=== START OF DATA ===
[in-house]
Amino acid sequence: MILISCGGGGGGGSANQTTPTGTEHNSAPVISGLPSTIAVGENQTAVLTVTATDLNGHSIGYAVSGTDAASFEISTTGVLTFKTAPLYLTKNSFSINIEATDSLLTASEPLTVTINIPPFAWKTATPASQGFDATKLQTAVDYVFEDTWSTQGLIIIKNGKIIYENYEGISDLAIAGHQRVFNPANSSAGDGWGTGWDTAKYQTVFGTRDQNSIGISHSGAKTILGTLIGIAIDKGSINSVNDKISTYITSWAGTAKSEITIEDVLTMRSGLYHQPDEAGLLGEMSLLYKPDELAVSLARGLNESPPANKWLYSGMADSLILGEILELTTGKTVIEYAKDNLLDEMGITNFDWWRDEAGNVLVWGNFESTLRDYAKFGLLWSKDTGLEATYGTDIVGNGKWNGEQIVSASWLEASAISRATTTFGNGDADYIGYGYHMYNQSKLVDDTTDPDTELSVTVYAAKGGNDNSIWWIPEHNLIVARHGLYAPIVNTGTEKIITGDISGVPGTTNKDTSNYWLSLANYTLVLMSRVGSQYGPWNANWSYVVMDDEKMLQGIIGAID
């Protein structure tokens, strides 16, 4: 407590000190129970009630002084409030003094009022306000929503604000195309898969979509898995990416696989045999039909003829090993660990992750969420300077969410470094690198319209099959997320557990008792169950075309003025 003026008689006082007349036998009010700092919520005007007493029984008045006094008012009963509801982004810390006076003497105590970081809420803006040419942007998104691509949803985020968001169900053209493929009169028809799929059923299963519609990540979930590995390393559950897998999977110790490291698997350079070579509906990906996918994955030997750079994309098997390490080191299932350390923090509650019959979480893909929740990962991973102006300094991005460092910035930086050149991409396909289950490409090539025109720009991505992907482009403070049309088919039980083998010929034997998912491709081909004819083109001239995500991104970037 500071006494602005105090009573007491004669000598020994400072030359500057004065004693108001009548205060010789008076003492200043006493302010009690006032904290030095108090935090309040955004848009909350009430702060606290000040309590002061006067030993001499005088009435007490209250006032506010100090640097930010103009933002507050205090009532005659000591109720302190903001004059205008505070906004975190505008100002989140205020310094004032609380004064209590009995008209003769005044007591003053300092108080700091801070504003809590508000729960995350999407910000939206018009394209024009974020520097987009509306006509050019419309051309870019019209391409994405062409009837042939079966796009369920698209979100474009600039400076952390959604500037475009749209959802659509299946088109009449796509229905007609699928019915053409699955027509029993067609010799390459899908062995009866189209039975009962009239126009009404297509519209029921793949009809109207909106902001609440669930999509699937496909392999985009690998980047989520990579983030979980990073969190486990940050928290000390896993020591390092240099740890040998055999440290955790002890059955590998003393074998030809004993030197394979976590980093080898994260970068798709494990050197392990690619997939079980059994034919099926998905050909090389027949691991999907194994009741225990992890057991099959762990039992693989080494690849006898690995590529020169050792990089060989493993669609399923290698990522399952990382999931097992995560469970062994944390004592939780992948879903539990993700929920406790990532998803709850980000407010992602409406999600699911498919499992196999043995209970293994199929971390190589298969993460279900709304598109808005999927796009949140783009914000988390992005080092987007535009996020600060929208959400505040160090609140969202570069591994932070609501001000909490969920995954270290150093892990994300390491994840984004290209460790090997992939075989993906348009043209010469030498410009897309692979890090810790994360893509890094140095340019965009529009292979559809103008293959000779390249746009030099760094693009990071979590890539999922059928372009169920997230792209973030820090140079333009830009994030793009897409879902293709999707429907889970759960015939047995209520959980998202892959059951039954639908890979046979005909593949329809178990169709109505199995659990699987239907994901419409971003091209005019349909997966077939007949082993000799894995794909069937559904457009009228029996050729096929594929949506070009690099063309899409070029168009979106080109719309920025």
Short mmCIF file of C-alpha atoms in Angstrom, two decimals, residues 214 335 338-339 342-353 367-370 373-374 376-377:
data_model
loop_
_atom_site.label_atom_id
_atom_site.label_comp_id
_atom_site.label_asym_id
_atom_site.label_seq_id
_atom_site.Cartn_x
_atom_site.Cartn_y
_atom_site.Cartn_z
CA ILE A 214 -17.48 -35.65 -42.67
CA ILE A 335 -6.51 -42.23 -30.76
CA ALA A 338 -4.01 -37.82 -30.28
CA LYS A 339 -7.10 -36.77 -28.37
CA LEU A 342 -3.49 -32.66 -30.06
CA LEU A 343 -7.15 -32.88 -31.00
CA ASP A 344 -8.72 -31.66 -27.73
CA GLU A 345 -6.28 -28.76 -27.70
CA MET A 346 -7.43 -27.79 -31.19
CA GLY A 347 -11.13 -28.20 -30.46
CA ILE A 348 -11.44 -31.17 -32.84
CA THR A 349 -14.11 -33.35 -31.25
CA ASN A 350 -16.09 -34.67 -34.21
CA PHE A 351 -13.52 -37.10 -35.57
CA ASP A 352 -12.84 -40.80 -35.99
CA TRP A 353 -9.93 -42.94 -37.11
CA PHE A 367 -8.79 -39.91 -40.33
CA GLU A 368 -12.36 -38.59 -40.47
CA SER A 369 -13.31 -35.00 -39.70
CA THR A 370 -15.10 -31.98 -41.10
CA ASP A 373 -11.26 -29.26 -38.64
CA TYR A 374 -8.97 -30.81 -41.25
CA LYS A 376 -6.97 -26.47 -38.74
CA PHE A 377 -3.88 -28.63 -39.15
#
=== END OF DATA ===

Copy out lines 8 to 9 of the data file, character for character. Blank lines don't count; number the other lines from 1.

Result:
_atom_site.label_comp_id
_atom_site.label_asym_id